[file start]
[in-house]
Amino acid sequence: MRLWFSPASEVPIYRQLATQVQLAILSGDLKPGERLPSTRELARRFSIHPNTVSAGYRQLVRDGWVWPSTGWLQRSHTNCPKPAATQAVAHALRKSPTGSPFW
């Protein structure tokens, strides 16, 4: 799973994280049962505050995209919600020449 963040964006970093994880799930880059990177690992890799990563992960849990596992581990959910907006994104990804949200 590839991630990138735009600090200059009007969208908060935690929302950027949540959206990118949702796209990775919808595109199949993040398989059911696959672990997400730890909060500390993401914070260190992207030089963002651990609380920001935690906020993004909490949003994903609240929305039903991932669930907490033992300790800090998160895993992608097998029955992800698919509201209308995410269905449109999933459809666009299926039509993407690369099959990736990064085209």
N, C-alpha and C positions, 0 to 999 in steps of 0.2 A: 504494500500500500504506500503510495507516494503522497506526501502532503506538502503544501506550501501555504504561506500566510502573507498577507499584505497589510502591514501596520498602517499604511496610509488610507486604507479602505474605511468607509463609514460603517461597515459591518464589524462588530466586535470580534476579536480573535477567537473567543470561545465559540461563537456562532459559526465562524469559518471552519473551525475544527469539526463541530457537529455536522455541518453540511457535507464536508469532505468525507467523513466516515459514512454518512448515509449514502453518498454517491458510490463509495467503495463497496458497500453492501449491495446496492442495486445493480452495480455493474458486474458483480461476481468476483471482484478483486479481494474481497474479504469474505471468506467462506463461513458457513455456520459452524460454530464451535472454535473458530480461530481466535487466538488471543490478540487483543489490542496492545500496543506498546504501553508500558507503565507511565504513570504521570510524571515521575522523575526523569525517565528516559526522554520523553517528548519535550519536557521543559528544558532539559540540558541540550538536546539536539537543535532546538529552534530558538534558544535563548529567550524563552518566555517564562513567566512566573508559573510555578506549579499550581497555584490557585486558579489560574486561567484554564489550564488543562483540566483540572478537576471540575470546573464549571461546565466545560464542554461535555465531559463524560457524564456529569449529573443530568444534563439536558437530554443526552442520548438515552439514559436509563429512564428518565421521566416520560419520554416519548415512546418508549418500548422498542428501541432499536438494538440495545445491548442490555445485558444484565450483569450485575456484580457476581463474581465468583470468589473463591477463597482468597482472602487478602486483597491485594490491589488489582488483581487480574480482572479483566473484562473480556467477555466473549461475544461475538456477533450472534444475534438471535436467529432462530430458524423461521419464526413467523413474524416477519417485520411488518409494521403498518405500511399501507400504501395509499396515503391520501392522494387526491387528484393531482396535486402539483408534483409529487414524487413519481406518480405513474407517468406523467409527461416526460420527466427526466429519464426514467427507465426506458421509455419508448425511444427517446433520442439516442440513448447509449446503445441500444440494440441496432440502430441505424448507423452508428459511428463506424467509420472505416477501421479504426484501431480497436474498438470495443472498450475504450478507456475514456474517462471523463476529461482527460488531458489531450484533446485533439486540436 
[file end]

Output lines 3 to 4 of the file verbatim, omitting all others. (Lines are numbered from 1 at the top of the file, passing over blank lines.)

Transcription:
């Protein structure tokens, strides 16, 4: 799973994280049962505050995209919600020449 963040964006970093994880799930880059990177690992890799990563992960849990596992581990959910907006994104990804949200 590839991630990138735009600090200059009007969208908060935690929302950027949540959206990118949702796209990775919808595109199949993040398989059911696959672990997400730890909060500390993401914070260190992207030089963002651990609380920001935690906020993004909490949003994903609240929305039903991932669930907490033992300790800090998160895993992608097998029955992800698919509201209308995410269905449109999933459809666009299926039509993407690369099959990736990064085209």
N, C-alpha and C positions, 0 to 999 in steps of 0.2 A: 504494500500500500504506500503510495507516494503522497506526501502532503506538502503544501506550501501555504504561506500566510502573507498577507499584505497589510502591514501596520498602517499604511496610509488610507486604507479602505474605511468607509463609514460603517461597515459591518464589524462588530466586535470580534476579536480573535477567537473567543470561545465559540461563537456562532459559526465562524469559518471552519473551525475544527469539526463541530457537529455536522455541518453540511457535507464536508469532505468525507467523513466516515459514512454518512448515509449514502453518498454517491458510490463509495467503495463497496458497500453492501449491495446496492442495486445493480452495480455493474458486474458483480461476481468476483471482484478483486479481494474481497474479504469474505471468506467462506463461513458457513455456520459452524460454530464451535472454535473458530480461530481466535487466538488471543490478540487483543489490542496492545500496543506498546504501553508500558507503565507511565504513570504521570510524571515521575522523575526523569525517565528516559526522554520523553517528548519535550519536557521543559528544558532539559540540558541540550538536546539536539537543535532546538529552534530558538534558544535563548529567550524563552518566555517564562513567566512566573508559573510555578506549579499550581497555584490557585486558579489560574486561567484554564489550564488543562483540566483540572478537576471540575470546573464549571461546565466545560464542554461535555465531559463524560457524564456529569449529573443530568444534563439536558437530554443526552442520548438515552439514559436509563429512564428518565421521566416520560419520554416519548415512546418508549418500548422498542428501541432499536438494538440495545445491548442490555445485558444484565450483569450485575456484580457476581463474581465468583470468589473463591477463597482468597482472602487478602486483597491485594490491589488489582488483581487480574480482572479483566473484562473480556467477555466473549461475544461475538456477533450472534444475534438471535436467529432462530430458524423461521419464526413467523413474524416477519417485520411488518409494521403498518405500511399501507400504501395509499396515503391520501392522494387526491387528484393531482396535486402539483408534483409529487414524487413519481406518480405513474407517468406523467409527461416526460420527466427526466429519464426514467427507465426506458421509455419508448425511444427517446433520442439516442440513448447509449446503445441500444440494440441496432440502430441505424448507423452508428459511428463506424467509420472505416477501421479504426484501431480497436474498438470495443472498450475504450478507456475514456474517462471523463476529461482527460488531458489531450484533446485533439486540436 